Lobbyists have to register, but they should also be required within a week and on a public website to disclose any contacts with ministers, ministerial staffers, members of parliament and senior officials and the substance of those contacts. This should include paid employees of interest groups as well as external lobbyists. They should all be banned from Parliament House. The polluting lobbyists swamp needs urgent draining. It is corrupting public life.
Ministers and senior officials should be barred from taking employment for three years with any organization with which they have dealt in government. The revolving door particularly in the Department of Defence must be shut.
Election campaign donations by corporations and unions should be banned and limitations tightened on individual donations and expenditure by candidates. Election campaigns should be publicly funded. Property developers , liquor and gambling interests would hate these changes but our democracy would be the winner.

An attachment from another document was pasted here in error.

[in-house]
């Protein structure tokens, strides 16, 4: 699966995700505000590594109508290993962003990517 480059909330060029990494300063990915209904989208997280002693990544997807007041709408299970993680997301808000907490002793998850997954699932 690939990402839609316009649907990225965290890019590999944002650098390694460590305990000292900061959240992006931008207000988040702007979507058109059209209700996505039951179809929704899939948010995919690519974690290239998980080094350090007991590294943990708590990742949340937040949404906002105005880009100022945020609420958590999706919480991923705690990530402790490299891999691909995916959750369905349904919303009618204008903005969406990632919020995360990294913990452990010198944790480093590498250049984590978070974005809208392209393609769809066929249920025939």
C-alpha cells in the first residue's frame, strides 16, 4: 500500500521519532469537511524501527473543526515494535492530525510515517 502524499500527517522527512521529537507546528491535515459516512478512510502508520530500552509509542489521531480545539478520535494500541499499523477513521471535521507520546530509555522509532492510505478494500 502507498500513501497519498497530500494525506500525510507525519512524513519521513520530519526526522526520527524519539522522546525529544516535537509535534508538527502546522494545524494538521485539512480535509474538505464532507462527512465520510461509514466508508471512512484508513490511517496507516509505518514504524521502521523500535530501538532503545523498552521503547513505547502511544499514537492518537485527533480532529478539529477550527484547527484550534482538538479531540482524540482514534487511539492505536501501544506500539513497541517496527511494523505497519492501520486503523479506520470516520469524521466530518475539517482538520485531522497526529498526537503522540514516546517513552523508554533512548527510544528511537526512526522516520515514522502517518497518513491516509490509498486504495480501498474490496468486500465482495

Foreign owned companies should be barred from political advertising both in their own right and through industry associations.
Ministerial staffers should be dramatically reduced in number, their names disclosed and a strict code of conduct for them introduced.
Freedom of information should be strengthened to enforce more disclosure. Whistle blowers need more protection.
We need a federal anti corruption commission.
Further down the track we need a review of federal/state relations and our Constitution